She Said, He Said

He Said, She Said: a Paul Frankenstein Light Industry and Manufacturing co-production with Michelle Foster's Mindsketches.

Today's topic: Hope.


what am i hopeful for?

so start at the beginning...
seems logical enough. it's no small pleasure for me to be able to say that i no longer wake up with a sense of dread. that brief interlude, twas a painful and recent enough experience that i would never wish it upon someone else. moving on and finding freedom from that was liberating, though not a visible path. it seems inherent to me that there is a sense of hope in my daily life, there is not an imminent fear upon waking.

i seem to look on hope as an ease.
a sense of relaxation within my self.
an inner warmth.
the feeling of late afternoon, autumnal sun on your bare skin.
while it's not an emotion and more a sense of being, it's easy to draw the line between these points.

what on earth am i hopeful for
i'll try to spare you the daydreamer list or the usual relationship garble. those seem to be given.

i hope...

  • for a knowledge of self
  • for someone to think I'm amazing (not necessarily in a romantic sense) more just as a person
  • for the ability to live life to the fullest
  • to not take things for granted
  • to have wild sex into my 60s (oh, you are reading this?)
  • to be the kind of friend that you just lean on without thinking about it
  • to walk the line
  • to watch more sunrises and sunsets
  • to give all that I can
  • to continue to try things that scare me
  • to be granted the gift of knowing souls across a lifetime
  • to leave a memory, to make an impact
  • to hope against hope
He wished, but not with hope. --Milton. How could he?


Well, there was this girl I knew named Hope, and...

Oh. You mean the other kind?


Roger Zelazny once wrote a short story that went something like this:

In a time long, long ago, when gods walked with mortals, two men waylaid a youth who carried a small box with him. The youth begged the men not to open the box, for it was Pandora's box, and it contained the most dangerous thing that ever had existed. The louts laughed at him, and opened it anyway (as louts tend to do). A bright light came forth, and a high clear voice said "I am Hope, and I will inspire men to believe that there can be a better world." The men, who were disappointed that the box was the only thing that the youth carried, were going to rough him up until they noticed that another traveller was coming down the road. "This stranger looks like he's loaded; we shall take him with the greatest of ease and retire on the proceeds!" they said, letting the youth go. The youth magically grew wings (literally) and flew up the road; as Hermes passed the strapping stranger, he said "Fair thee well, my friend Hercules."

That pretty much sums it up, I think.

So as a general rule, I try not to get my hopes up too much. 24 years of being a Red Sox fan will do that to you (some, perhaps more cynical than I, would say that growing up a Red Sox fan is a great way to prepare for life).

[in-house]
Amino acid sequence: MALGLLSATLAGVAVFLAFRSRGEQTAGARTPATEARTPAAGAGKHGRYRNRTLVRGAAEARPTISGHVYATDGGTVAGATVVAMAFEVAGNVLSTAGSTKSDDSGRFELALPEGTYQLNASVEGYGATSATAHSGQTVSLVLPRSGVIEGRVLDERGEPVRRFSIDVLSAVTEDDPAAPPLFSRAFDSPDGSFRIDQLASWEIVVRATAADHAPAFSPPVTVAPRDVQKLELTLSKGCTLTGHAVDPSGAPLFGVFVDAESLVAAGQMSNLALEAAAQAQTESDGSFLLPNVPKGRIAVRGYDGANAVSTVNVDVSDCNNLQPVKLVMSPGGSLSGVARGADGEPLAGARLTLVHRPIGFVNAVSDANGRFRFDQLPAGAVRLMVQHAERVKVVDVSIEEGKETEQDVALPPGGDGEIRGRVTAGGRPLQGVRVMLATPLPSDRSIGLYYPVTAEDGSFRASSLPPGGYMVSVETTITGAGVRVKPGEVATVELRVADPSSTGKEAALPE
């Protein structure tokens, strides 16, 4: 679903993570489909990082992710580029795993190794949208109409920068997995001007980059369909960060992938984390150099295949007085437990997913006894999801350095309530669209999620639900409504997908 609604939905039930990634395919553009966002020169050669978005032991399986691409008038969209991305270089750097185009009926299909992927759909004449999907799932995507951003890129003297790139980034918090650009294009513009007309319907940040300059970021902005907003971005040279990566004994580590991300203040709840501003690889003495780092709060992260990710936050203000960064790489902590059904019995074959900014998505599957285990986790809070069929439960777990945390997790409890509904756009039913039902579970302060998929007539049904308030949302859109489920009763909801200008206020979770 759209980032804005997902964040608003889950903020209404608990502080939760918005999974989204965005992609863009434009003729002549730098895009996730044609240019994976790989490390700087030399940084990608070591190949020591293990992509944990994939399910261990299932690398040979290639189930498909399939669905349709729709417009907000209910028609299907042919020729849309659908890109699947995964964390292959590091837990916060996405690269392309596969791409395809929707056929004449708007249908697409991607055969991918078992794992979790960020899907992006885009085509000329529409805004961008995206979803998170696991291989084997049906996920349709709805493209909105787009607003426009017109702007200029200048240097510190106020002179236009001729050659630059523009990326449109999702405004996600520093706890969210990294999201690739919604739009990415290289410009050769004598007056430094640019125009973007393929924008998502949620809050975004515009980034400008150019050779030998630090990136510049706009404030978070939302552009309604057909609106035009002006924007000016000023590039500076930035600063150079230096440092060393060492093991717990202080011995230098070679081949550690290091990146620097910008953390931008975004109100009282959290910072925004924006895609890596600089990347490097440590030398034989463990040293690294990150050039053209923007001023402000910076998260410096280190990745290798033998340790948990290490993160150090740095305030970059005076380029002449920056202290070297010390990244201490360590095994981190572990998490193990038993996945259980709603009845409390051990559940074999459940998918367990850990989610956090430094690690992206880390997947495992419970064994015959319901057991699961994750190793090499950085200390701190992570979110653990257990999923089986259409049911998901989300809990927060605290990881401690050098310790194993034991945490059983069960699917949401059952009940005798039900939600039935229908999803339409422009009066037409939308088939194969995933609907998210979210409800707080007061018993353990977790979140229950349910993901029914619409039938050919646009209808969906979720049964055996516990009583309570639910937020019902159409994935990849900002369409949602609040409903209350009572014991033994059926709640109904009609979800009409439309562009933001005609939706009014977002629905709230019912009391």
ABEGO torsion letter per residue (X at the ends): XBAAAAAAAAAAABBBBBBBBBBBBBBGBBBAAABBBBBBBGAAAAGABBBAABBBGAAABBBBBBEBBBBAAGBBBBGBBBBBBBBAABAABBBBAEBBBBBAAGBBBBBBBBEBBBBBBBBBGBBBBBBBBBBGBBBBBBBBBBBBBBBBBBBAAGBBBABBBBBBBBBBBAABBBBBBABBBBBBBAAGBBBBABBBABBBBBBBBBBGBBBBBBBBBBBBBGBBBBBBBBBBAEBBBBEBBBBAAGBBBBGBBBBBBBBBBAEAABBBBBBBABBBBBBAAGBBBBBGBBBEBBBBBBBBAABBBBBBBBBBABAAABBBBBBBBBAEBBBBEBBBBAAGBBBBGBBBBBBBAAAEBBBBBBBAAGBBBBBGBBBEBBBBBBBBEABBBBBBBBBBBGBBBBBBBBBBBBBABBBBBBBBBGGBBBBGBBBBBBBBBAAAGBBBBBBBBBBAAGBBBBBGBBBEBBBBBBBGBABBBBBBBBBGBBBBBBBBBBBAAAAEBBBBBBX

But still, we hope anyway. It's part of being human. Even Red Sox fans, who know even before the first pitch of the season is thrown that they're not going to win the World Series, hope. Every spring and summer the bars of Boston bustle with men and women, young and old, eagerly trading stories and speculation on how the beloved Sox will fare; though the names bandied about have changed over the years, from Teddy and Johnny and Dom through Yaz, Jim, and Pudge and on to Manny, Pedro and Nomar, the excitement and the, yes, hope stays the same. Maybe this will be the year that the hated Yankees self-destruct; maybe this will be the year that all the pieces come together and stay together.

Well, at least it does we hit the dog days of summer, when the Red Sox pull their traditional August swoon. It's funny: the Red Sox probably have the worst winning percentage in August of any professional sports franchise in any month. Great hitters suddenly turn cold; reliable ace pitchers abruptly pull up with odd, lingering injuries; balls take funny bounces; games are lost on freak plays that leave everyone in the stadium scratching their heads.

And as September draws to a close, the Red Sox fading to their traditional position five-to-ten games behind the Yankees (as of this writing they're 9.5 games out), the Red Sox Nation reluctantly switches off the television and settles back in their Barcaloungers. As eyes gently close in prelude to an early autumn nap, a million minds forget yet another lost season and instead wander forward to next spring, when the grass is verdant and lush and the Red Sox are, once again, back in first place.

That, my friend, is hope. And that, my friend, is why it's important.